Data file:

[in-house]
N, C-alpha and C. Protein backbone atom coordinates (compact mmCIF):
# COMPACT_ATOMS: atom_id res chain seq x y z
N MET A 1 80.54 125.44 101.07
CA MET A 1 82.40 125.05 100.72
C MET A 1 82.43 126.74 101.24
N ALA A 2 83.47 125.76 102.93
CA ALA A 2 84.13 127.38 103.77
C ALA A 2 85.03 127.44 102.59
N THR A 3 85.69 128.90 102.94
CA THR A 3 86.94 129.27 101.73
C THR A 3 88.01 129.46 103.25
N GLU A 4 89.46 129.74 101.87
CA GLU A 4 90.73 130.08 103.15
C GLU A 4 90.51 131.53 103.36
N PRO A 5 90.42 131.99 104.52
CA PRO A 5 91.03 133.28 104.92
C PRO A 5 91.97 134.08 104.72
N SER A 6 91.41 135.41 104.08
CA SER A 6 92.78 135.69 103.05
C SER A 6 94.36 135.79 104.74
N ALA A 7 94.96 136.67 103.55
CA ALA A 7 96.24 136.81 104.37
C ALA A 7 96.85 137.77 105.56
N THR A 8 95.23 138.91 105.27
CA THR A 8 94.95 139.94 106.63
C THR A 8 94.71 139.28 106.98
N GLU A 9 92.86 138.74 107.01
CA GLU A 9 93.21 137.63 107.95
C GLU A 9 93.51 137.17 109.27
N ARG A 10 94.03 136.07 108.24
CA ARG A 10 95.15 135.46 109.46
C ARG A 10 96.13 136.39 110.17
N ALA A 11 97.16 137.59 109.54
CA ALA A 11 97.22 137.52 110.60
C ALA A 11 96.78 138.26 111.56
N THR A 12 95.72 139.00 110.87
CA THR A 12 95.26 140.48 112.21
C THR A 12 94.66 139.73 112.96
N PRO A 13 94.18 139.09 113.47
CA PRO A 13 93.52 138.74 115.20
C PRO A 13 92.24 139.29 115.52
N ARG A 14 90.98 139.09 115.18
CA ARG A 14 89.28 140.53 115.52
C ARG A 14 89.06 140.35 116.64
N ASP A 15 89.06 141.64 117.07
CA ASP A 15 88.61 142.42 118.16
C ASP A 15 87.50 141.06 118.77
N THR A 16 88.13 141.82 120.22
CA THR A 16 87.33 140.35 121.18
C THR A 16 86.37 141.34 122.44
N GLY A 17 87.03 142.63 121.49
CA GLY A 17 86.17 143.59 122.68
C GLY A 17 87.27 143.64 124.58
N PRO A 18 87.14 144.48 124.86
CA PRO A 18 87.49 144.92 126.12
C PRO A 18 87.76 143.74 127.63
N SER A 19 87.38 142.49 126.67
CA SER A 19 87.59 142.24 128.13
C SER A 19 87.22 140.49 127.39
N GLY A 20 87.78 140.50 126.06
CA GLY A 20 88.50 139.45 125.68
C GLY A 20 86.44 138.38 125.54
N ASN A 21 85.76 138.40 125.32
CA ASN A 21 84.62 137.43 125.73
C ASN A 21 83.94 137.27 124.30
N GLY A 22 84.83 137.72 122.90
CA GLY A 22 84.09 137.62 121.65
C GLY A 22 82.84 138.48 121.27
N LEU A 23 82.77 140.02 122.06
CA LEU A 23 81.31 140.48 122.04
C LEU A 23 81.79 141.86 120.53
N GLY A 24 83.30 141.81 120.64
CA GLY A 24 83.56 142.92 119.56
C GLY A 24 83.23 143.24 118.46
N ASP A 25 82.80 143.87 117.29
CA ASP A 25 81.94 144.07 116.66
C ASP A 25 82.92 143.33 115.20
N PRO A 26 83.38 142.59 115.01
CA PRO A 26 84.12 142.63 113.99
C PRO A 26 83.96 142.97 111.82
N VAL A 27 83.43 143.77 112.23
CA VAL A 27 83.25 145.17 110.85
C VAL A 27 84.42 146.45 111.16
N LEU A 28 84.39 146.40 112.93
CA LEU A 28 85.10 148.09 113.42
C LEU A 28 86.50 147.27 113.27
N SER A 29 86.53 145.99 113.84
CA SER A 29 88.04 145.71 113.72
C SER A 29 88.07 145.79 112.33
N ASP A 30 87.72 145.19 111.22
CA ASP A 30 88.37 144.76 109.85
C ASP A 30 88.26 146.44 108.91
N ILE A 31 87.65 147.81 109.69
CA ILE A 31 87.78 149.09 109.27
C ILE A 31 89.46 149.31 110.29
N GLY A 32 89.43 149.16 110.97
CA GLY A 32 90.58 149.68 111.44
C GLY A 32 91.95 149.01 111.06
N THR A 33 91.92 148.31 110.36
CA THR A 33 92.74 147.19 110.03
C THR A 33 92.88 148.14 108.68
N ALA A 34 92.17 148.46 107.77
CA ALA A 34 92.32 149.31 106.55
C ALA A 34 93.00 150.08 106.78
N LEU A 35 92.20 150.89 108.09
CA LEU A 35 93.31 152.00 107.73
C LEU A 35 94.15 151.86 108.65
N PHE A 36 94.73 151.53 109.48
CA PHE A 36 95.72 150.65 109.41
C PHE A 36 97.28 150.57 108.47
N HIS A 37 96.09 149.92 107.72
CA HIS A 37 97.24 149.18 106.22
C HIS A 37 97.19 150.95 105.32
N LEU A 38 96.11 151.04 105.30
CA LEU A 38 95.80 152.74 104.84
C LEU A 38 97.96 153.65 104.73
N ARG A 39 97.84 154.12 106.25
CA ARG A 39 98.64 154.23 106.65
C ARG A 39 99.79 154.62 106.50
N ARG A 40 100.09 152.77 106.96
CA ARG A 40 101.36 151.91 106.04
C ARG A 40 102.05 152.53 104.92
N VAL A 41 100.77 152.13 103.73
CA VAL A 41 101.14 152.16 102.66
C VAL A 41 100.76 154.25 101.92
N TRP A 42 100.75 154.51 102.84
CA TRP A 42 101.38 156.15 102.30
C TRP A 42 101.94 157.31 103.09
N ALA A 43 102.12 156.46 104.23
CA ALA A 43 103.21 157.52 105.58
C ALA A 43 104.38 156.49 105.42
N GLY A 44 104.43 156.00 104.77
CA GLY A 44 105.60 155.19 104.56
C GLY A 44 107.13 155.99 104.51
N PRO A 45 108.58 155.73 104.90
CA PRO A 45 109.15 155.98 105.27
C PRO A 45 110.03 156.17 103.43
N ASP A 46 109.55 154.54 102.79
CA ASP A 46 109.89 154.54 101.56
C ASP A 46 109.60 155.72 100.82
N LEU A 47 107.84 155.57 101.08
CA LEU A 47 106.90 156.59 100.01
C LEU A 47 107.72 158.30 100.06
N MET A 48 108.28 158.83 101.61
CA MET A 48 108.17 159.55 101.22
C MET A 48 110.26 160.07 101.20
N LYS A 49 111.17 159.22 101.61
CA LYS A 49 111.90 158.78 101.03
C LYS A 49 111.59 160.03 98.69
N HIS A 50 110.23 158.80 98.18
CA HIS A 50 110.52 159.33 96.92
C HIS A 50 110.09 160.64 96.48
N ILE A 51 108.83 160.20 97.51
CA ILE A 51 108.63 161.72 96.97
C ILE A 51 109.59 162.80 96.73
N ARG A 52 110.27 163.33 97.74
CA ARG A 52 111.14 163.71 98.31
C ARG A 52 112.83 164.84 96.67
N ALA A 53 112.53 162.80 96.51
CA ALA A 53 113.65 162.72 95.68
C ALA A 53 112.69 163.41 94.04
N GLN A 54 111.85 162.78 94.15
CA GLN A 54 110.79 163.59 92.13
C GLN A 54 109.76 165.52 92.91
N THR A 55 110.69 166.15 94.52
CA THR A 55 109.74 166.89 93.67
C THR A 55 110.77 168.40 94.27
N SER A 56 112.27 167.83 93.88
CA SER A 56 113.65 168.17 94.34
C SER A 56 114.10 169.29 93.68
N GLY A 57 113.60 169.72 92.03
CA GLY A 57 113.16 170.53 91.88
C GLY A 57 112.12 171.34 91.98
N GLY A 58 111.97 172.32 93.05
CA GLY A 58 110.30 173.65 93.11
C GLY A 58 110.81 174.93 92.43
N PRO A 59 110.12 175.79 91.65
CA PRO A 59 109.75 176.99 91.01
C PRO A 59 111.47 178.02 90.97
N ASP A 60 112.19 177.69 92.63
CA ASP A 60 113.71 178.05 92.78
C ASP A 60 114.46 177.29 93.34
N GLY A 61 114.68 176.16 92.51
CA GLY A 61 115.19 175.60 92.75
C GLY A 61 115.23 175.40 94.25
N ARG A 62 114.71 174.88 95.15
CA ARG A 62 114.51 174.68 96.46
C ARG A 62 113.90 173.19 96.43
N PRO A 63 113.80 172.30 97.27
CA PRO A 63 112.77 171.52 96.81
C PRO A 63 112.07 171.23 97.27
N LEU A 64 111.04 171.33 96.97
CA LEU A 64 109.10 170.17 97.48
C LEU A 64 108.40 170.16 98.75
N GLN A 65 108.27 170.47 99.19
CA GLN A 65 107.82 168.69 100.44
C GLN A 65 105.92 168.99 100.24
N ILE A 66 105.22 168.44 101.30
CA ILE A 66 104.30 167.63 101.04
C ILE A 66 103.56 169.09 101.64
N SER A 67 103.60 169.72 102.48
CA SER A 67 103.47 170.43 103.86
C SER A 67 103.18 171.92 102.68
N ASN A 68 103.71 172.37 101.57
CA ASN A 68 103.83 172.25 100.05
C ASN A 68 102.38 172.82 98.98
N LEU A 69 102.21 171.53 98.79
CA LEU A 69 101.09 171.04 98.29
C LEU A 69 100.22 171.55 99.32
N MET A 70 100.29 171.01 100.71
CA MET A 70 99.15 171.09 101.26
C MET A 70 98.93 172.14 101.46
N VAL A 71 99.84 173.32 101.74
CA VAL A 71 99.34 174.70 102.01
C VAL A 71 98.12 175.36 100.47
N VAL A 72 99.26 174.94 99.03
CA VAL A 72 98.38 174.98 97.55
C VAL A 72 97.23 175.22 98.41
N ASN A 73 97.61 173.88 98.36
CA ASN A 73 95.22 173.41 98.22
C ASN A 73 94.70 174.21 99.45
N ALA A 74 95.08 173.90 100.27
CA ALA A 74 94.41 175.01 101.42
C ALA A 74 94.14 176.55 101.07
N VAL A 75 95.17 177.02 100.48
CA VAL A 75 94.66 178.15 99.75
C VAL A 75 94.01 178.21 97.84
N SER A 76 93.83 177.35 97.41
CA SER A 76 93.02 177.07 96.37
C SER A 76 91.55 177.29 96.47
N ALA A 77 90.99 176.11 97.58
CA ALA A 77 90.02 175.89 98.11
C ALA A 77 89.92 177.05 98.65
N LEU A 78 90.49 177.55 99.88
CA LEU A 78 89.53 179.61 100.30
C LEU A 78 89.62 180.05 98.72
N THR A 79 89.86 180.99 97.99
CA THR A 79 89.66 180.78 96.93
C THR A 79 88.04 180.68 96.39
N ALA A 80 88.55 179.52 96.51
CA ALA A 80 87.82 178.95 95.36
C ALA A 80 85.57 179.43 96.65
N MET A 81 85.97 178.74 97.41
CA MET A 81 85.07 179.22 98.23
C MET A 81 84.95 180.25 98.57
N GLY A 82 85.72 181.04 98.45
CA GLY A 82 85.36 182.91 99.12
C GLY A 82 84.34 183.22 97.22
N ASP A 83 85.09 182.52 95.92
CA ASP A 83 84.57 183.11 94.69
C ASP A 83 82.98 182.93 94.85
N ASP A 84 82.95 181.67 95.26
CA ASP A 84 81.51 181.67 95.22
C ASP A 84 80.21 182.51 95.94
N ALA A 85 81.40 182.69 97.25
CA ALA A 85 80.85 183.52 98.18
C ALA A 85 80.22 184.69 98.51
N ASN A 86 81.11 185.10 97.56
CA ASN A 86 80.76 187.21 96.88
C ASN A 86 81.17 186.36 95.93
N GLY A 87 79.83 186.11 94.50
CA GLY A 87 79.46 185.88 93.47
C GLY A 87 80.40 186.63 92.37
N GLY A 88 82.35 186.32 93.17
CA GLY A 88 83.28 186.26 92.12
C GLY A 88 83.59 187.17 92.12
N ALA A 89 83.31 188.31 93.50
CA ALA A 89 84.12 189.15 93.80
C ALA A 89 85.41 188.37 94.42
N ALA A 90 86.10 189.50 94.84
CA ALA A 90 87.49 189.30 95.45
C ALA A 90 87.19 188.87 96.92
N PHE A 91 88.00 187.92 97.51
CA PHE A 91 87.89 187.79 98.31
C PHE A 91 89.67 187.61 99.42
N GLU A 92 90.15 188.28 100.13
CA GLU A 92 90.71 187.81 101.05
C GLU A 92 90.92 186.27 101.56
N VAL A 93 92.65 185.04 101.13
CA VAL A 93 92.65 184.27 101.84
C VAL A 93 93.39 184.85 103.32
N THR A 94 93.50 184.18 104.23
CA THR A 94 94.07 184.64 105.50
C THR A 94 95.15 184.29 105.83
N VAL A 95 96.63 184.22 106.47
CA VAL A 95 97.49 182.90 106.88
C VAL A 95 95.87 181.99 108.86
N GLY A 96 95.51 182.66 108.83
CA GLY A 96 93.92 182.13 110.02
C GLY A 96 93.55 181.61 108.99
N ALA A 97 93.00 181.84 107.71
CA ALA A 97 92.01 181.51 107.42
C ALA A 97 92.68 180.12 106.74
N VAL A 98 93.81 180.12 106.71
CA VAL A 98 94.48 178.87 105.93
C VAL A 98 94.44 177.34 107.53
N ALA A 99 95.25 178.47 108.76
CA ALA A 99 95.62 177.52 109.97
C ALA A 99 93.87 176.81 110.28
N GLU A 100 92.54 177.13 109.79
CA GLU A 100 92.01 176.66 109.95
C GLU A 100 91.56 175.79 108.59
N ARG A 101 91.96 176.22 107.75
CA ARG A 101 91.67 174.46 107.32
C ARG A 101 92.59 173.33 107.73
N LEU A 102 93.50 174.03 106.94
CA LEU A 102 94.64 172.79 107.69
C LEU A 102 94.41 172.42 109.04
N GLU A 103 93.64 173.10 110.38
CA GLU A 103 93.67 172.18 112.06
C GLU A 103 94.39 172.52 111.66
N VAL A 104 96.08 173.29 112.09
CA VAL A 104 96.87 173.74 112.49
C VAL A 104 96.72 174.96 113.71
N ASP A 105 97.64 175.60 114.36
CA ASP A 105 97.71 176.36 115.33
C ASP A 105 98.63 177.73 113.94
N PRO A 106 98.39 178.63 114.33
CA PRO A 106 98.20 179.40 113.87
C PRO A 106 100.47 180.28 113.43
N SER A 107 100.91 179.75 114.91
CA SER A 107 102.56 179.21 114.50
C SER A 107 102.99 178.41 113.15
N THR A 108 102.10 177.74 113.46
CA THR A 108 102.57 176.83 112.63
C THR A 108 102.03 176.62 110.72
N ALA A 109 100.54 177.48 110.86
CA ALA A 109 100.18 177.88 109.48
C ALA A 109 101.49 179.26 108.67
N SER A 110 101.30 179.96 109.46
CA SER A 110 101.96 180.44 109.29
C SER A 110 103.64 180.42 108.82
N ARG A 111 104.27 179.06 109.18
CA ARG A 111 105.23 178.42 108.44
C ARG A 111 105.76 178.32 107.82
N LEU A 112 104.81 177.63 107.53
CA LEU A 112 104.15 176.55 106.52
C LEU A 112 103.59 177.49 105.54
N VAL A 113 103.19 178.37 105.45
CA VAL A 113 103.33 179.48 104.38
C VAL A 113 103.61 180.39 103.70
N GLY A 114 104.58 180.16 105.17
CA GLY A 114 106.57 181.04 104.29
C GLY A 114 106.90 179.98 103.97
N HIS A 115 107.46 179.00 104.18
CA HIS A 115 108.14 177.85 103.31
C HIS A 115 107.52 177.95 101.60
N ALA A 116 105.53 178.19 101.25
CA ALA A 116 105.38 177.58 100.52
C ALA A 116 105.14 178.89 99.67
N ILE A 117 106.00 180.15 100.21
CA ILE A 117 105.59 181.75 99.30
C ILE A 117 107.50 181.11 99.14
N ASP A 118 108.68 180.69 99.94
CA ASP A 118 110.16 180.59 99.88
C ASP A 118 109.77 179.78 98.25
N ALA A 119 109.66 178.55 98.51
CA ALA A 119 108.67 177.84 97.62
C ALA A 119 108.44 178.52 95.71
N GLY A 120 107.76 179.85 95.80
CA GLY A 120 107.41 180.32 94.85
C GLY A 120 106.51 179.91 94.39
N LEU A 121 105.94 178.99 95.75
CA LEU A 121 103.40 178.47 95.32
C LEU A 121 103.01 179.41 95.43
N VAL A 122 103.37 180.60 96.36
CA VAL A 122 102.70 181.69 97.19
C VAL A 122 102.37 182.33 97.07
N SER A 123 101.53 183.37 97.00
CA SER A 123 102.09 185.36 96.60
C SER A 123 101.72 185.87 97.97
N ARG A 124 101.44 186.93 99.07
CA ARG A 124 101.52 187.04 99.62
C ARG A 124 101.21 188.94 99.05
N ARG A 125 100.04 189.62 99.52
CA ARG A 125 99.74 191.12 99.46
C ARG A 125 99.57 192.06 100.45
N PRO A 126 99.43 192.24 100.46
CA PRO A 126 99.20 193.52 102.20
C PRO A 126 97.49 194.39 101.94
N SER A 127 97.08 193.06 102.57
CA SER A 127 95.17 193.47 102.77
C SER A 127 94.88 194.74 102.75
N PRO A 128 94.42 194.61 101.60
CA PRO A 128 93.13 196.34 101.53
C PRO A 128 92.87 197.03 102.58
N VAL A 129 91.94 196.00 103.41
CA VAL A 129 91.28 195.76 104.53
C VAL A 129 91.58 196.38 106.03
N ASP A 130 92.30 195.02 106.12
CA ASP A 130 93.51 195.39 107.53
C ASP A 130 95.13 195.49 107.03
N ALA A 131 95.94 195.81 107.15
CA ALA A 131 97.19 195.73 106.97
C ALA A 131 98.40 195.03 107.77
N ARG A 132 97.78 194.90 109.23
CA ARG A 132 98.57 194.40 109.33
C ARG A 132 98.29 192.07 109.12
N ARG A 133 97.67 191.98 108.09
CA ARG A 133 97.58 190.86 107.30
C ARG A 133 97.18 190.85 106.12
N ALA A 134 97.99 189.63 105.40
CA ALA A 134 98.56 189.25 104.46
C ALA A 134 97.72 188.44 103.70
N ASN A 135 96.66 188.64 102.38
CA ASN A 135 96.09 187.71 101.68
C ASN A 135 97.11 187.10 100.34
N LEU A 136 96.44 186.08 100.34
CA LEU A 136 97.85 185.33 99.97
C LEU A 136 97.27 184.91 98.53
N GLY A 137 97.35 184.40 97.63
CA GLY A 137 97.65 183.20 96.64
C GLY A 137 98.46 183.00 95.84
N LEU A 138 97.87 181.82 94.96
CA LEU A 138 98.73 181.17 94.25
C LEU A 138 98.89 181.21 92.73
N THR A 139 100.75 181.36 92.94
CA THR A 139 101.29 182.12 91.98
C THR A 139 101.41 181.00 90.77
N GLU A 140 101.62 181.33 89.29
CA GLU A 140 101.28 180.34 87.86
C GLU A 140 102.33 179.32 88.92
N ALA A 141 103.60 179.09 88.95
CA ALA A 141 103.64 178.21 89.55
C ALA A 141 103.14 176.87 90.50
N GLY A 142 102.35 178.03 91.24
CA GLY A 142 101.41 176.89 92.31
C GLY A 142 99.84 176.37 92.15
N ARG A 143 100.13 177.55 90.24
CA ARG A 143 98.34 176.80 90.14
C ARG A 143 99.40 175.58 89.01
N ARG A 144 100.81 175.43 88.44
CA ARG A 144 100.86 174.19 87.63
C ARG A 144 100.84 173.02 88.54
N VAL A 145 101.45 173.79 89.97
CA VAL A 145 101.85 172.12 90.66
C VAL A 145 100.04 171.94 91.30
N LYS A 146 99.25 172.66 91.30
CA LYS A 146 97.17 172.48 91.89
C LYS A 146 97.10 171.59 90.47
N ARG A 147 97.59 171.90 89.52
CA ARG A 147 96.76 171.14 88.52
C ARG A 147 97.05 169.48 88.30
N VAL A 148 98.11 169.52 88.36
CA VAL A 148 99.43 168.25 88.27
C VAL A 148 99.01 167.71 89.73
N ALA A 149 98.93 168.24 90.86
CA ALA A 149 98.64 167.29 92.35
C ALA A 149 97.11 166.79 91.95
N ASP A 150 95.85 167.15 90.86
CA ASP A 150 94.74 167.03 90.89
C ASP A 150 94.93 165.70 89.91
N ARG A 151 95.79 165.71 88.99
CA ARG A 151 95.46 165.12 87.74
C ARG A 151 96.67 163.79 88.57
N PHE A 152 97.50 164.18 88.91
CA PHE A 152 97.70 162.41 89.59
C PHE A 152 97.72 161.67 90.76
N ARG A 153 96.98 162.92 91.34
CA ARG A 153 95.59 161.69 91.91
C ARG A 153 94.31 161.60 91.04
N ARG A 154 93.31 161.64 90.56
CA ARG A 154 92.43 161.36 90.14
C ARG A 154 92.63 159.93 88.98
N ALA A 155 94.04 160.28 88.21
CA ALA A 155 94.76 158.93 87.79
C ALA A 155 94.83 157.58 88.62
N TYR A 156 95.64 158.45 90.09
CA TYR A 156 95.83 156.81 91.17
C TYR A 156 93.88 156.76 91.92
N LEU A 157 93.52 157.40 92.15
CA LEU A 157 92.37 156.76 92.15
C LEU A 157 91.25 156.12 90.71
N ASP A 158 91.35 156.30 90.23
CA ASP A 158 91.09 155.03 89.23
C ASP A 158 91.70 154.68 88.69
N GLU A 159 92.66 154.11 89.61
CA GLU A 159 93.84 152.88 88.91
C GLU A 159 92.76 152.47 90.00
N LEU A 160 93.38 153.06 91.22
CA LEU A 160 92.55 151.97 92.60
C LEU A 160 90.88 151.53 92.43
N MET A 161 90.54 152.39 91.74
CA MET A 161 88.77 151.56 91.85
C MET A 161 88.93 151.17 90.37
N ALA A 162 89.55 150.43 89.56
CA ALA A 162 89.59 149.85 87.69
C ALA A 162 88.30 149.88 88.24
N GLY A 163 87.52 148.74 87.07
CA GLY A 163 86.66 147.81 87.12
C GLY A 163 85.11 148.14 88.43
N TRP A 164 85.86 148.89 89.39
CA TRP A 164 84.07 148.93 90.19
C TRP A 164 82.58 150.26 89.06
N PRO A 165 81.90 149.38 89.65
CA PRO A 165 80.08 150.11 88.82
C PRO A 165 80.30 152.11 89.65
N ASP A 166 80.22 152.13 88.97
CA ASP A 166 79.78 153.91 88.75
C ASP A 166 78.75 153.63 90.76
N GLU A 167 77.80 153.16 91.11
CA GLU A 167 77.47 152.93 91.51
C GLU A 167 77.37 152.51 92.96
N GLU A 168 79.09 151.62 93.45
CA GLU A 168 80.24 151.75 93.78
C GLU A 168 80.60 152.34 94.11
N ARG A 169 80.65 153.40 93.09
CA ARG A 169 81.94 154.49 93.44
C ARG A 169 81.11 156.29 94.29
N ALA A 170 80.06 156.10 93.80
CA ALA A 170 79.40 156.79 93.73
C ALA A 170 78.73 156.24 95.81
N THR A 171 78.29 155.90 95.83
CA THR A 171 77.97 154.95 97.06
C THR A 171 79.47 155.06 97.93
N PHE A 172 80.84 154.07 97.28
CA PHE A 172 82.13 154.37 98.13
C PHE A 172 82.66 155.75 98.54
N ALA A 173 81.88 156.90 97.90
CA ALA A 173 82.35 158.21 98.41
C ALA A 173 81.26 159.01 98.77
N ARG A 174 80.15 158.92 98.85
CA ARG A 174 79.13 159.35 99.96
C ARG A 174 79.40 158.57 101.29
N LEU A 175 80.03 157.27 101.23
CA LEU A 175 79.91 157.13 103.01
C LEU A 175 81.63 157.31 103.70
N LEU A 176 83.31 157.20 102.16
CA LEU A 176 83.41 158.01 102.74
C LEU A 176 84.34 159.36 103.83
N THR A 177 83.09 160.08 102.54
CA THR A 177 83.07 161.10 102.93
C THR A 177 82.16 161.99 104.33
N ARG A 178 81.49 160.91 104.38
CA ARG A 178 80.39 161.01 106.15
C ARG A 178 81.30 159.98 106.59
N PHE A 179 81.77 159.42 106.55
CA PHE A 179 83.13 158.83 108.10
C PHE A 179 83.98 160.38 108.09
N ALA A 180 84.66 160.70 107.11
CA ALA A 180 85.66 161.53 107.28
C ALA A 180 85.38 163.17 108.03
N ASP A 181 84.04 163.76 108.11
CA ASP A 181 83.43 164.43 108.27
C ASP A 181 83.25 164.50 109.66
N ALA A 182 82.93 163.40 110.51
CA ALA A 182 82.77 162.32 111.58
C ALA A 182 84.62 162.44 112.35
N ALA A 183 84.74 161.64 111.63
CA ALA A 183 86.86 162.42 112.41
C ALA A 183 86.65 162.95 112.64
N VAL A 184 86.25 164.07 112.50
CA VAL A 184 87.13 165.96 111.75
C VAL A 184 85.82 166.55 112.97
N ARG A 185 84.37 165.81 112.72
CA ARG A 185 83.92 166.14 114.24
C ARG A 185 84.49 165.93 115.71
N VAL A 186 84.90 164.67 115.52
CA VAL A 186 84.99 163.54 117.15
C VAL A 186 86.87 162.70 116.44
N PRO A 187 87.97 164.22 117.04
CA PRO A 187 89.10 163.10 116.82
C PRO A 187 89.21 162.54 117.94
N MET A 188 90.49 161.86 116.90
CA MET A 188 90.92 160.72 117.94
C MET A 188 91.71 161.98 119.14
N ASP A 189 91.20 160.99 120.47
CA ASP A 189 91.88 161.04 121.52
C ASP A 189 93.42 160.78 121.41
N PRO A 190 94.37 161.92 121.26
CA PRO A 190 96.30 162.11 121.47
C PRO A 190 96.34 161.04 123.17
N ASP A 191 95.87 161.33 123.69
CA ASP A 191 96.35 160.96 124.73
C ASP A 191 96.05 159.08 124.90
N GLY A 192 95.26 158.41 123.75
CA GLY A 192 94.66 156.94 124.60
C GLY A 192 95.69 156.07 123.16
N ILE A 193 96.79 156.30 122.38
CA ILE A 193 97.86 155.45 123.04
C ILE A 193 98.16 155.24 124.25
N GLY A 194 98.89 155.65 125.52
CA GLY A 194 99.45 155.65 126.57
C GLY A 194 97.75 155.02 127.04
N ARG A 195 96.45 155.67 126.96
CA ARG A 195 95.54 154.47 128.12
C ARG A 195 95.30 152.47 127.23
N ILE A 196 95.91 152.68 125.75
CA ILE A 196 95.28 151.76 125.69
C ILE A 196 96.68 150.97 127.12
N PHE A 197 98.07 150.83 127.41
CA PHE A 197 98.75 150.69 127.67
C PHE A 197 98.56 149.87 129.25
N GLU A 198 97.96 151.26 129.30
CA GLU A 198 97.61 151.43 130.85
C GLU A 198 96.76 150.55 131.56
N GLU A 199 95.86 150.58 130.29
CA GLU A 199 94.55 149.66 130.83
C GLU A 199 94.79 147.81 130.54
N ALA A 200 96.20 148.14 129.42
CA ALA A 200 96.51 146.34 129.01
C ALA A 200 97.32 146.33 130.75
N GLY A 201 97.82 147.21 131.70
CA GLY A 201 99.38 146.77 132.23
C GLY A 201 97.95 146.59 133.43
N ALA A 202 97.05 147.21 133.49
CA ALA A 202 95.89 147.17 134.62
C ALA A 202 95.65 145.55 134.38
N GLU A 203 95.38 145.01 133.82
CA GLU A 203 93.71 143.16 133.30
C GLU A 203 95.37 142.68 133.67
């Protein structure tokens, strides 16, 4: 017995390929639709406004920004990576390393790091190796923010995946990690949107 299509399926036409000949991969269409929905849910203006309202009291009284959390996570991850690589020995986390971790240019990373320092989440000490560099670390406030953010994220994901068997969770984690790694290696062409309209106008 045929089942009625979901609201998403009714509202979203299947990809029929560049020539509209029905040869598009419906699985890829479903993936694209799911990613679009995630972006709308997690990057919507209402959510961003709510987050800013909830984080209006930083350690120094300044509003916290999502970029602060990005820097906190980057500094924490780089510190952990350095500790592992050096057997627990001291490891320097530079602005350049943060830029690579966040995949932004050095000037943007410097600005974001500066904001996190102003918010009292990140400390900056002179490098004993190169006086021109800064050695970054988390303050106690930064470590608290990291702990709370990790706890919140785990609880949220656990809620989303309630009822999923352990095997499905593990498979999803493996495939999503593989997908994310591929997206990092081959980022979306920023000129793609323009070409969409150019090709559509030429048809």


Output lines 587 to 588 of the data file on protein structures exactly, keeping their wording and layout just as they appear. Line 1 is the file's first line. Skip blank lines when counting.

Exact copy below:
CA ARG A 195 95.54 154.47 128.12
C ARG A 195 95.30 152.47 127.23